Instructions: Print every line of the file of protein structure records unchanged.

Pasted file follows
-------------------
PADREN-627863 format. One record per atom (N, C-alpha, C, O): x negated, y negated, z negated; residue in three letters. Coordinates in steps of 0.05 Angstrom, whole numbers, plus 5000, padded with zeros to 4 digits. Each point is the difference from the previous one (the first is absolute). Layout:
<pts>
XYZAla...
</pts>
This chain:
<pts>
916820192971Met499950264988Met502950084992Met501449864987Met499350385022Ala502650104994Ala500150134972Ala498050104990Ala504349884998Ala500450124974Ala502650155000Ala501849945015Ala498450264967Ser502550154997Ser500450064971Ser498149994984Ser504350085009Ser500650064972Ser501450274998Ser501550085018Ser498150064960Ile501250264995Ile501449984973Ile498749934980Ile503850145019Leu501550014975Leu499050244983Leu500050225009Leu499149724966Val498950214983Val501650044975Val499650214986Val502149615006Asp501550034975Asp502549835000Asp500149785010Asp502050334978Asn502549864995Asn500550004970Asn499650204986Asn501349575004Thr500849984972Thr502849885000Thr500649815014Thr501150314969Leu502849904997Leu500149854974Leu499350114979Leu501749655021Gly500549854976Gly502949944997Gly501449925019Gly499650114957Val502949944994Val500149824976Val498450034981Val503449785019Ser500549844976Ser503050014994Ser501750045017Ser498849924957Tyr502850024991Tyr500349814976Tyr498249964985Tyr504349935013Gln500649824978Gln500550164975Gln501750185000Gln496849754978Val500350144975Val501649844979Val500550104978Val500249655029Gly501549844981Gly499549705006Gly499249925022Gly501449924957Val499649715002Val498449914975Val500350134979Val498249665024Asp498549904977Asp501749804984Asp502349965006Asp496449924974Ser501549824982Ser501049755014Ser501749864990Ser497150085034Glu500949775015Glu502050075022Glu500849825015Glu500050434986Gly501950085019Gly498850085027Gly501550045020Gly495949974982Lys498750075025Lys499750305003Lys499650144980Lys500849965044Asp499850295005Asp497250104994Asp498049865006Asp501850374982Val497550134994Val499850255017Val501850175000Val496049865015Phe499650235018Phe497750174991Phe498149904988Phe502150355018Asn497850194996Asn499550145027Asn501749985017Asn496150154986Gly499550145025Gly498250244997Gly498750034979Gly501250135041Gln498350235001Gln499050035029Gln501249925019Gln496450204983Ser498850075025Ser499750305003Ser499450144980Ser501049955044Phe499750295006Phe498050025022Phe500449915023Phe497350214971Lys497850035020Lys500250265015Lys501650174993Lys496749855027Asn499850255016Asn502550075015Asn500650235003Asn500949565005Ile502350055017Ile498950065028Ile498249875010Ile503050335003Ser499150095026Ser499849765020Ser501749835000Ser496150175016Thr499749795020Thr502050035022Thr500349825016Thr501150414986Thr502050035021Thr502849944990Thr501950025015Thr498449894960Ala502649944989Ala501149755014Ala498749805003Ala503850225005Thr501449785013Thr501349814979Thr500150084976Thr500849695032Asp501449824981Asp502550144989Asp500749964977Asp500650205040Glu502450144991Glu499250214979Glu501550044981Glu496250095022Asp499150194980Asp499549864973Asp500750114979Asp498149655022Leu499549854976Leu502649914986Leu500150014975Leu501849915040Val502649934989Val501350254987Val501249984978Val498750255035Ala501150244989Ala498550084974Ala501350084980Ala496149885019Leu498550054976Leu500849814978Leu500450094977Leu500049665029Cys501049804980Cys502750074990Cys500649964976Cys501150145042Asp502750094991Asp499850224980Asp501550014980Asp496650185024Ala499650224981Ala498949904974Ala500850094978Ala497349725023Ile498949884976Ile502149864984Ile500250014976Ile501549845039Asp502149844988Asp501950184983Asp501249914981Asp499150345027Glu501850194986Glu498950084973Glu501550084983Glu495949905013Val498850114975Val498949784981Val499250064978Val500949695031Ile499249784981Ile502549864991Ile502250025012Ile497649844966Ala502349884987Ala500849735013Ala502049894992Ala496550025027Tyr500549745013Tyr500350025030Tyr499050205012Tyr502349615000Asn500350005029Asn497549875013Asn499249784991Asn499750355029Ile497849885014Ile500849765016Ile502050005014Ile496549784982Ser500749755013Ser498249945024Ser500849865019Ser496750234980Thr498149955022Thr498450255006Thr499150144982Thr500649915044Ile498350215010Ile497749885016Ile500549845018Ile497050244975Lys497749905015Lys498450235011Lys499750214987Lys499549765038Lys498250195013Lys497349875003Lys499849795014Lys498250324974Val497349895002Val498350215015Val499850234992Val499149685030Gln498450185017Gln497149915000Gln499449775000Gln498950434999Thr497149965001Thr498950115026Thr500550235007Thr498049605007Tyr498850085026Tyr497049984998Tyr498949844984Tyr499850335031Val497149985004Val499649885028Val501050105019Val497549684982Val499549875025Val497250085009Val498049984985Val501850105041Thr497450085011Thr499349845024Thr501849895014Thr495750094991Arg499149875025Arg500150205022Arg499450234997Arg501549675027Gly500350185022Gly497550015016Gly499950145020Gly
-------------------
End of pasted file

PADREN-627863 format. One record per atom (N, C-alpha, C, O): x negated, y negated, z negated; residue in three letters. Coordinates in steps of 0.05 Angstrom, whole numbers, plus 5000, padded with zeros to 4 digits. Each point is the difference from the previous one (the first is absolute). Layout:
<pts>
XYZAla...
</pts>
This chain:
<pts>
916820192971Met499950264988Met502950084992Met501449864987Met499350385022Ala502650104994Ala500150134972Ala498050104990Ala504349884998Ala500450124974Ala502650155000Ala501849945015Ala498450264967Ser502550154997Ser500450064971Ser498149994984Ser504350085009Ser500650064972Ser501450274998Ser501550085018Ser498150064960Ile501250264995Ile501449984973Ile498749934980Ile503850145019Leu501550014975Leu499050244983Leu500050225009Leu499149724966Val498950214983Val501650044975Val499650214986Val502149615006Asp501550034975Asp502549835000Asp500149785010Asp502050334978Asn502549864995Asn500550004970Asn499650204986Asn501349575004Thr500849984972Thr502849885000Thr500649815014Thr501150314969Leu502849904997Leu500149854974Leu499350114979Leu501749655021Gly500549854976Gly502949944997Gly501449925019Gly499650114957Val502949944994Val500149824976Val498450034981Val503449785019Ser500549844976Ser503050014994Ser501750045017Ser498849924957Tyr502850024991Tyr500349814976Tyr498249964985Tyr504349935013Gln500649824978Gln500550164975Gln501750185000Gln496849754978Val500350144975Val501649844979Val500550104978Val500249655029Gly501549844981Gly499549705006Gly499249925022Gly501449924957Val499649715002Val498449914975Val500350134979Val498249665024Asp498549904977Asp501749804984Asp502349965006Asp496449924974Ser501549824982Ser501049755014Ser501749864990Ser497150085034Glu500949775015Glu502050075022Glu500849825015Glu500050434986Gly501950085019Gly498850085027Gly501550045020Gly495949974982Lys498750075025Lys499750305003Lys499650144980Lys500849965044Asp499850295005Asp497250104994Asp498049865006Asp501850374982Val497550134994Val499850255017Val501850175000Val496049865015Phe499650235018Phe497750174991Phe498149904988Phe502150355018Asn497850194996Asn499550145027Asn501749985017Asn496150154986Gly499550145025Gly498250244997Gly498750034979Gly501250135041Gln498350235001Gln499050035029Gln501249925019Gln496450204983Ser498850075025Ser499750305003Ser499450144980Ser501049955044Phe499750295006Phe498050025022Phe500449915023Phe497350214971Lys497850035020Lys500250265015Lys501650174993Lys496749855027Asn499850255016Asn502550075015Asn500650235003Asn500949565005Ile502350055017Ile498950065028Ile498249875010Ile503050335003Ser499150095026Ser499849765020Ser501749835000Ser496150175016Thr499749795020Thr502050035022Thr500349825016Thr501150414986Thr502050035021Thr502849944990Thr501950025015Thr498449894960Ala502649944989Ala501149755014Ala498749805003Ala503850225005Thr501449785013Thr501349814979Thr500150084976Thr500849695032Asp501449824981Asp502550144989Asp500749964977Asp500650205040Glu502450144991Glu499250214979Glu501550044981Glu496250095022Asp499150194980Asp499549864973Asp500750114979Asp498149655022Leu499549854976Leu502649914986Leu500150014975Leu501849915040Val502649934989Val501350254987Val501249984978Val498750255035Ala501150244989Ala498550084974Ala501350084980Ala496149885019Leu498550054976Leu500849814978Leu500450094977Leu500049665029Cys501049804980Cys502750074990Cys500649964976Cys501150145042Asp502750094991Asp499850224980Asp501550014980Asp496650185024Ala499650224981Ala498949904974Ala500850094978Ala497349725023Ile498949884976Ile502149864984Ile500250014976Ile501549845039Asp502149844988Asp501950184983Asp501249914981Asp499150345027Glu501850194986Glu498950084973Glu501550084983Glu495949905013Val498850114975Val498949784981Val499250064978Val500949695031Ile499249784981Ile502549864991Ile502250025012Ile497649844966Ala502349884987Ala500849735013Ala502049894992Ala496550025027Tyr500549745013Tyr500350025030Tyr499050205012Tyr502349615000Asn500350005029Asn497549875013Asn499249784991Asn499750355029Ile497849885014Ile500849765016Ile502050005014Ile496549784982Ser500749755013Ser498249945024Ser500849865019Ser496750234980Thr498149955022Thr498450255006Thr499150144982Thr500649915044Ile498350215010Ile497749885016Ile500549845018Ile497050244975Lys497749905015Lys498450235011Lys499750214987Lys499549765038Lys498250195013Lys497349875003Lys499849795014Lys498250324974Val497349895002Val498350215015Val499850234992Val499149685030Gln498450185017Gln497149915000Gln499449775000Gln498950434999Thr497149965001Thr498950115026Thr500550235007Thr498049605007Tyr498850085026Tyr497049984998Tyr498949844984Tyr499850335031Val497149985004Val499649885028Val501050105019Val497549684982Val499549875025Val497250085009Val498049984985Val501850105041Thr497450085011Thr499349845024Thr501849895014Thr495750094991Arg499149875025Arg500150205022Arg499450234997Arg501549675027Gly500350185022Gly497550015016Gly499950145020Gly